MATILDA WNEK finds a Lear with flashes of brilliance that is ultimately unable to weather the storm.
ADC Theatre, 17th-21st January, 7.45 pm/2.30 pm, £6-10
Directed by Charlie Parham
This production of King Lear is made remarkable by its central performance. Theo Hughes-Morgan is almost unrecognizable (I assume) as the aged king; his closely observed mannerisms distinguish him instantly from his fellow actors. His descent into an unconventionally fitful madness was skillfully foreshadowed by gradually emerging tics that were sustained throughout and rarely overstated. Credit should go to Charlie Parham for what must have been a lot of attentive work on the pacing of this elegant dis-assemblage.
Ultimately, however, the play failed to approach tragedy. I came away disappointed by a production that undercut its strongest asset with a series of bold but frankly bizarre directorial decisions that evidenced a total lack of clarity over what was worth emphasizing.
Photographs by Sana Ayub
The set made a play at simplicity with its multi-purpose gold beanstalk-doorposts, but they were over-decorated, ugly, cluttered the stage and confused location. The storm sequence sacrificed all sense of Lear’s isolation in order to have several people wave sheets of metal to make thunder noise, a choice totally inconsistent with the recorded wind track and flashy lightning projections. Worst, much of the action was frustratingly sucked upstage, making for undramatic scenes that occasionally dragged.
I was amazed by how little time was given to Lear’s revelatory speeches in the storm, which are surely a contender for the most important moments in the play. The staging was arranged as if the important thing to emphasise was the need for Lear to get inside: at the peak of his lucidity in madness he was being physically pulled back upstage by a desperate Kent and fenced in by people with thunder sheets.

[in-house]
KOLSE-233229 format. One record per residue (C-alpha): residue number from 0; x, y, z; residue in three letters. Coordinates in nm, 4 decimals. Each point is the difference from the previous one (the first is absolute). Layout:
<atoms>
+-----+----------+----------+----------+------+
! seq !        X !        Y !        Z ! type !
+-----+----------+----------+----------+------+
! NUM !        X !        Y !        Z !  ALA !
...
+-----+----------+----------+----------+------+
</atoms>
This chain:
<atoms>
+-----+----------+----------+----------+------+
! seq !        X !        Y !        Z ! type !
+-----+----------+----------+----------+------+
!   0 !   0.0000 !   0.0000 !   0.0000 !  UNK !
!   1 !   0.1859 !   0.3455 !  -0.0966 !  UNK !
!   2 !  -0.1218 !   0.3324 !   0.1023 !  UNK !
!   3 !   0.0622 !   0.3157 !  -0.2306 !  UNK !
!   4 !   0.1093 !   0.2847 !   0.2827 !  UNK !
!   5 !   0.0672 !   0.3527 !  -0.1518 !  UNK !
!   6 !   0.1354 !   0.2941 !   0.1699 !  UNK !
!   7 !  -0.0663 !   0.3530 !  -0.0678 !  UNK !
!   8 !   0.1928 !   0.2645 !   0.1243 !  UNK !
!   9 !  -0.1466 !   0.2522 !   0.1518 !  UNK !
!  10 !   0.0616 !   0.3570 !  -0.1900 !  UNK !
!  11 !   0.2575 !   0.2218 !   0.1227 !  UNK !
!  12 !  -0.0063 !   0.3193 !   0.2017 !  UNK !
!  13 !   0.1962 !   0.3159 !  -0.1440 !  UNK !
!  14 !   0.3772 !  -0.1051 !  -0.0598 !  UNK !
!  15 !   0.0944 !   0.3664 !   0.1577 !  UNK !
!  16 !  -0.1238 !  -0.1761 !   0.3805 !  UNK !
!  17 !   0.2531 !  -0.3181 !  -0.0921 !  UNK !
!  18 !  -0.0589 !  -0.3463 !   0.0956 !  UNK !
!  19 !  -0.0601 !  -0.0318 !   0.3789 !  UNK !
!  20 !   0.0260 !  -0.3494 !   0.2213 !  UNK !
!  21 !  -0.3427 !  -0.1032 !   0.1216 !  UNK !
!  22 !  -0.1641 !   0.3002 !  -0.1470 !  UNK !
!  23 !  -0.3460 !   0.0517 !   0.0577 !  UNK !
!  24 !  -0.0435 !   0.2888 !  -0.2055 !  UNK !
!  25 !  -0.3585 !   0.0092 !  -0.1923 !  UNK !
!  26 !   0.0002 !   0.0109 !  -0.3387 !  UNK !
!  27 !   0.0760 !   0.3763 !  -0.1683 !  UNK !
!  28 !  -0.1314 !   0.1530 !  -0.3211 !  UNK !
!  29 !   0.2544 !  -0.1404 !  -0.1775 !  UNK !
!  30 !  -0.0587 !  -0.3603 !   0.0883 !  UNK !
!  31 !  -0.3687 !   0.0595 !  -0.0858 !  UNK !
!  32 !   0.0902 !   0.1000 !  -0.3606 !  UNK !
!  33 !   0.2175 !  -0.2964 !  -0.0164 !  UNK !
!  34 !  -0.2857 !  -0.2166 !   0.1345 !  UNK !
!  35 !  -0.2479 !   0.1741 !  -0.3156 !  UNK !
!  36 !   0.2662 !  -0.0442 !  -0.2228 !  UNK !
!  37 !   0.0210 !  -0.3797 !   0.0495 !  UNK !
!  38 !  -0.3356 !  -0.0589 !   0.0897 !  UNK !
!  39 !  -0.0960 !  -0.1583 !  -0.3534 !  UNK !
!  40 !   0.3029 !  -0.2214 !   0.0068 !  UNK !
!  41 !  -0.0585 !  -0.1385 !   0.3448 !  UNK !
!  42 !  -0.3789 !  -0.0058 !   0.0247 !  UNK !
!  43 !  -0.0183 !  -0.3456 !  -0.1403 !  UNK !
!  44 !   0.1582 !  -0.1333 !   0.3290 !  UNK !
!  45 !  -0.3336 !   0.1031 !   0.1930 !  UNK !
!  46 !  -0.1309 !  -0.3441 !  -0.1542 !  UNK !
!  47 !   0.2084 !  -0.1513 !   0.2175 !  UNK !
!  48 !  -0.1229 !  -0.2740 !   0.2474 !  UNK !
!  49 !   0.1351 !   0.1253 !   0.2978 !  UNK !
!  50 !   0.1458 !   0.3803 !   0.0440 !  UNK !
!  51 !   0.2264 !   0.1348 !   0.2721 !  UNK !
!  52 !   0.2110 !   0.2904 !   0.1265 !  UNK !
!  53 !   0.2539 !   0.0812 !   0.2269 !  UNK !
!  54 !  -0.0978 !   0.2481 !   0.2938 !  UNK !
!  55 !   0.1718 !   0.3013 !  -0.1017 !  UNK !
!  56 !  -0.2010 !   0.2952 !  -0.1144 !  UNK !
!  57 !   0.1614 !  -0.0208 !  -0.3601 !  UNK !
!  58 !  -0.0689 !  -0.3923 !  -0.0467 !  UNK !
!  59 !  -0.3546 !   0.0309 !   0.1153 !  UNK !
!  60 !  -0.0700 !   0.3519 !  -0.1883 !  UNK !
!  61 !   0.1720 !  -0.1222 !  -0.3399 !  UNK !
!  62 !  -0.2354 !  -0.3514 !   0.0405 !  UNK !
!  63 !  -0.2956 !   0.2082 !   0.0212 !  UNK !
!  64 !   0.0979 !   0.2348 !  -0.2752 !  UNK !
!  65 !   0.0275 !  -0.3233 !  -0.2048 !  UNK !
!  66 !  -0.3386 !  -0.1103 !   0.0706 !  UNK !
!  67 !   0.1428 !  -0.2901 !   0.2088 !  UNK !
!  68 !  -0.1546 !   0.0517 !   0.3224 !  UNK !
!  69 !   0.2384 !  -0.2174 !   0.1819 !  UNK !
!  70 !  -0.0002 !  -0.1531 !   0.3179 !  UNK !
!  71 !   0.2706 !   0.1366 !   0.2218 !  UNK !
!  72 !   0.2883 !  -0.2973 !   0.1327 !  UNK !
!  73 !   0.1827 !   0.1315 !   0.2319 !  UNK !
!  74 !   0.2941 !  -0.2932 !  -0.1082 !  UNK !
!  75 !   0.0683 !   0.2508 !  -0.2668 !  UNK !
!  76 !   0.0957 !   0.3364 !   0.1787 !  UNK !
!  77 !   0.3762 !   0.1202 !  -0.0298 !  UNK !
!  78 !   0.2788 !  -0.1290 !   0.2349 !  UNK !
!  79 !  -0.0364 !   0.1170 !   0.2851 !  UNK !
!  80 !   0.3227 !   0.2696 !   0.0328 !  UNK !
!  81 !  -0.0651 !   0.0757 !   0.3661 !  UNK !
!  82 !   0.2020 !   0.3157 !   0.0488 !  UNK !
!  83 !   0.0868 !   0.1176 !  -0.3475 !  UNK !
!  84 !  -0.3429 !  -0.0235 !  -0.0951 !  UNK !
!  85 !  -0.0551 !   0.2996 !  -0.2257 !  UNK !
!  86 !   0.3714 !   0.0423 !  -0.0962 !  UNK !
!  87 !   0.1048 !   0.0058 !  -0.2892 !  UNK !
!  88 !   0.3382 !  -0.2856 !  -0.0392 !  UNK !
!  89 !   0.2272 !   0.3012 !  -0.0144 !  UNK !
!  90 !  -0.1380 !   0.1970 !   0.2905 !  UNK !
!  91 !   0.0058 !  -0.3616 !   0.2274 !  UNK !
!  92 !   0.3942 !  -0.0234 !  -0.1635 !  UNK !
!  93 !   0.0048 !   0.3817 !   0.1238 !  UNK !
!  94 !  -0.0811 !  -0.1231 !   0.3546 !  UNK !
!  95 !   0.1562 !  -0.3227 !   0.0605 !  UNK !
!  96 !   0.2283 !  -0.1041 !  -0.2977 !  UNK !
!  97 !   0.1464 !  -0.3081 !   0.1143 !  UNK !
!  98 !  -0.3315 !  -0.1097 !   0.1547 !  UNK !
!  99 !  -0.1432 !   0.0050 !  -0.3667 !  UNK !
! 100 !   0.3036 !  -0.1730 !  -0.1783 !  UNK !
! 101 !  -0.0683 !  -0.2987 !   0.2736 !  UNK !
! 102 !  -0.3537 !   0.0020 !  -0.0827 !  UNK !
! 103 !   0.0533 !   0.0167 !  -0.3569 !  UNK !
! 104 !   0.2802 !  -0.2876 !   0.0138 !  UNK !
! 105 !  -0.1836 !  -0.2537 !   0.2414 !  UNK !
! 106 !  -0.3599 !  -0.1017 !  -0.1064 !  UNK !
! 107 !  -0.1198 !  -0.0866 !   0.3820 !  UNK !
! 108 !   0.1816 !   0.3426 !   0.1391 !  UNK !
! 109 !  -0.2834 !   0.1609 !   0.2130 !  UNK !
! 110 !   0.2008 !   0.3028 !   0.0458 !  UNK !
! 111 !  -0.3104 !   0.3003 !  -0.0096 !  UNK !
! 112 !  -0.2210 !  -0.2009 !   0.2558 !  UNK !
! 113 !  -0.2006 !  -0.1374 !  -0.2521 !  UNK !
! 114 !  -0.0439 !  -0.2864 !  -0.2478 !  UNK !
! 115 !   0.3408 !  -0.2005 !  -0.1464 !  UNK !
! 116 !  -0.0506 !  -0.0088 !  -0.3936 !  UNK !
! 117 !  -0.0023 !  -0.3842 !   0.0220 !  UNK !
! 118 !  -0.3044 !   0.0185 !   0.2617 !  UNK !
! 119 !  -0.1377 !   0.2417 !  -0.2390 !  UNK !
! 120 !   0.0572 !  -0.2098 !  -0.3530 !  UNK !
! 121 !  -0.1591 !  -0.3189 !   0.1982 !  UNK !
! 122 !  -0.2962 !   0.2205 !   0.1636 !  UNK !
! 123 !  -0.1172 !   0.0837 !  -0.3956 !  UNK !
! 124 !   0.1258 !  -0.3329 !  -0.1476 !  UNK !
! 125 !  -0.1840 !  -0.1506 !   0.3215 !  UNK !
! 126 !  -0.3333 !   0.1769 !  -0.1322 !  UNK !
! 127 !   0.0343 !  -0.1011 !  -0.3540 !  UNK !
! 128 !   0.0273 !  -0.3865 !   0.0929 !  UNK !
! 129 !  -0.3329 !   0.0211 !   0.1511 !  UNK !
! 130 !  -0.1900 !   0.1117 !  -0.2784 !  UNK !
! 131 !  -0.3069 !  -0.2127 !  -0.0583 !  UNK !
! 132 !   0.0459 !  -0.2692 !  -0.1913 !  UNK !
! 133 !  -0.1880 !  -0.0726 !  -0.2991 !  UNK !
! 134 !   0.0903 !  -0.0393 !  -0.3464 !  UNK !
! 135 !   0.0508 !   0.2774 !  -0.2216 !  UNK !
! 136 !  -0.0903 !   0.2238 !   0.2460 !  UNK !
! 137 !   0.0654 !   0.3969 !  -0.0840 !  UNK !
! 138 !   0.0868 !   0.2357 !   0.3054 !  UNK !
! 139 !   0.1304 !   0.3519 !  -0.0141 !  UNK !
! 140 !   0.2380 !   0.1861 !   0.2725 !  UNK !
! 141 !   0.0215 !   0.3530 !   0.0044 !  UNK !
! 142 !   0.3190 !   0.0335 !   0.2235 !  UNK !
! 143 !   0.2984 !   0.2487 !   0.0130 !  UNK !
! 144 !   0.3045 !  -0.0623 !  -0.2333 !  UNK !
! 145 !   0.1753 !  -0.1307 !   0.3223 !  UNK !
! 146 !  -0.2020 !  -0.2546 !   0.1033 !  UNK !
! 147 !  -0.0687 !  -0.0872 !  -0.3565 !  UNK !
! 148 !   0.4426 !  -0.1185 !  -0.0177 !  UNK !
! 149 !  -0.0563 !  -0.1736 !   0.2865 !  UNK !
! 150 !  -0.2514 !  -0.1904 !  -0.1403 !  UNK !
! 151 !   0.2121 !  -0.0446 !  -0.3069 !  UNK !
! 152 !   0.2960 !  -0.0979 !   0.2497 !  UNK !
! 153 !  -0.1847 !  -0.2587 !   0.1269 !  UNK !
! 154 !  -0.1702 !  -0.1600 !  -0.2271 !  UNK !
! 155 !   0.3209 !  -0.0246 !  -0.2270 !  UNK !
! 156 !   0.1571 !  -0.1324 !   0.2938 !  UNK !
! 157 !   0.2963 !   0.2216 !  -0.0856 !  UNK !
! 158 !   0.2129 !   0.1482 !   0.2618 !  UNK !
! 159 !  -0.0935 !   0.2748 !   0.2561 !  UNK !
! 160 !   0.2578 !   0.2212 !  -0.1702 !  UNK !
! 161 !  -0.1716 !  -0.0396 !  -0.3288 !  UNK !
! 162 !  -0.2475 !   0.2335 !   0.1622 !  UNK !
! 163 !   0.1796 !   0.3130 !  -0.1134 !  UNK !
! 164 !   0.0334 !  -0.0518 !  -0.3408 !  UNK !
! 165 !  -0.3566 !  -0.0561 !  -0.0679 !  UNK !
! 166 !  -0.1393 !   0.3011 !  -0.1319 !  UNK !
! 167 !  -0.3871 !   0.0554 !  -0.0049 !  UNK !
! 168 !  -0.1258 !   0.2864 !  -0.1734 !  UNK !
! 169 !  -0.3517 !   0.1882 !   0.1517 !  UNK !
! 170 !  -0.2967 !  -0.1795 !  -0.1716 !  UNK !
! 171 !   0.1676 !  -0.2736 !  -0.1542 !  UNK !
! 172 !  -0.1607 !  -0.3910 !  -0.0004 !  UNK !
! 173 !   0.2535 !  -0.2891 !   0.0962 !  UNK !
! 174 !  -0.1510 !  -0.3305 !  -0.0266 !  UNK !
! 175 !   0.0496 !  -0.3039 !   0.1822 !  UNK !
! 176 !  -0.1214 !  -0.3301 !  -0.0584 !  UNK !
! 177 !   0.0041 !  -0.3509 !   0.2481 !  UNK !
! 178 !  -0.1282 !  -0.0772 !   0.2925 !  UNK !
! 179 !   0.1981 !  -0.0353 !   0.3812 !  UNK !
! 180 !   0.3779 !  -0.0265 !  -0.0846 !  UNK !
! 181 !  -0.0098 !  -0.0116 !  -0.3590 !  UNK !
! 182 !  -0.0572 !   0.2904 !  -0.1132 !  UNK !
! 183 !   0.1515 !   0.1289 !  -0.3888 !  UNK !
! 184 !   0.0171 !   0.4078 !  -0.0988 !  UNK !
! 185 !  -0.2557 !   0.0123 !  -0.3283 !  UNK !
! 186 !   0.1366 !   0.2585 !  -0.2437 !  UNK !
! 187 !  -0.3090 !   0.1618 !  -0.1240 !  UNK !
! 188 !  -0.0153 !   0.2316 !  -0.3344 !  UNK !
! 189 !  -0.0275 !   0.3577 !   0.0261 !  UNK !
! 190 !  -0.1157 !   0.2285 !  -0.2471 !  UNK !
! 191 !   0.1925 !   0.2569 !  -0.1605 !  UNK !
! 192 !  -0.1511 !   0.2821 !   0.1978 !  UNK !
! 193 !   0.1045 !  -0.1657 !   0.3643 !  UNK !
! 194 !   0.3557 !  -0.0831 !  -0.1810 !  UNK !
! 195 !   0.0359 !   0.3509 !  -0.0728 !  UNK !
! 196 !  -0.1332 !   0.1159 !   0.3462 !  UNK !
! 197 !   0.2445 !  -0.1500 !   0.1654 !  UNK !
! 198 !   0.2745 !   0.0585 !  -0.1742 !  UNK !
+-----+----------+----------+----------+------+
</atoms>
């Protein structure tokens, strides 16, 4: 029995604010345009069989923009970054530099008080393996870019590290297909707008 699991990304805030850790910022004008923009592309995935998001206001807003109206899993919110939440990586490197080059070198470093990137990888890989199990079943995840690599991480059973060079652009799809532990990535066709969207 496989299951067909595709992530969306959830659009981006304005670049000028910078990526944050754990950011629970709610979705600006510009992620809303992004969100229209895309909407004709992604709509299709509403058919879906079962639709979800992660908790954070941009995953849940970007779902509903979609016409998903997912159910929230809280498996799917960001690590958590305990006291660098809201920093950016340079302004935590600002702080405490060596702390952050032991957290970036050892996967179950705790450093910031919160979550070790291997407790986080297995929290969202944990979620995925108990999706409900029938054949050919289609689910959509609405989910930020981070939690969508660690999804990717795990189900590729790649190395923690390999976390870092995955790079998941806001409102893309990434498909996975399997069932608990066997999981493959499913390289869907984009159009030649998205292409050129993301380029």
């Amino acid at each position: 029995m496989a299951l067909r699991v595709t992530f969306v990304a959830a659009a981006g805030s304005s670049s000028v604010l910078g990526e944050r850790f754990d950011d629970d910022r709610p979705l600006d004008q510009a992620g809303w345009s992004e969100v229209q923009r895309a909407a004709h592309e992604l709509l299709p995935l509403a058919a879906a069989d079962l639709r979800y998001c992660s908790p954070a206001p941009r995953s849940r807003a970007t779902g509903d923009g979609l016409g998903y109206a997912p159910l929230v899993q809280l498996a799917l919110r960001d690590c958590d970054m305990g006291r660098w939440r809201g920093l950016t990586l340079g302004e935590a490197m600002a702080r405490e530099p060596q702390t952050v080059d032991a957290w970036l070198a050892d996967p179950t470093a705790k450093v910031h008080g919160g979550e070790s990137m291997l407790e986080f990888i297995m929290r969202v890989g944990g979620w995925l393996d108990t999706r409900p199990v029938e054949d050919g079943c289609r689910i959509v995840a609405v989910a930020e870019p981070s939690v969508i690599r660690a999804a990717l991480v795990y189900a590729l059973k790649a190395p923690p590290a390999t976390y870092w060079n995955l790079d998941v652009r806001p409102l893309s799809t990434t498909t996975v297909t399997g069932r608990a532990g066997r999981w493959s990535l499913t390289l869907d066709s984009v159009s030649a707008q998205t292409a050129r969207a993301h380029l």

Other important moments were not well prepared. The blinding scene had no time to get carried away with itself, Edgar and Edmund’s duel was almost totally unanticipated and the deaths of the sisters follow no particularly charged exchanges with Edmund.
There were some exceptional performances, of course. Mary Galloway’s perfectly neurotic Gonerill lifted every scene she was in, and Jack Hudson’s Gloucester was quietly brilliant, meeting his extreme changes in fortune with a well-drawn and believable simplicity.
Charlotte Hamblin was a committed and captivating Fool, but her Cordelia was far too petulant and defensive to carry the weight of the reunion scene. In a stroke of what might have been genius, Parham had the first scene preceded by a depiction of Cordelia’s anxious anticipation of the event, turning her protest against the ceremony into a preplanned and considered decision. She has chosen to refuse to speak because she loves her father and wishes to open his eyes. His failure to validate her hope could have been beautiful, but Hamblin’s defensive anger and persistence was totally misplaced and made it impossible to believe she could ever have been his favourite daughter.
Eventually, Hughes-Morgan just retreated into his head and got on with it: affecting, but it left the tragedy about nothing more than a state of selfish people ignoring an old man going mad. I couldn’t help but feel there was a better play going on inside his head, and I wished this production had been patient and focused enough to show it.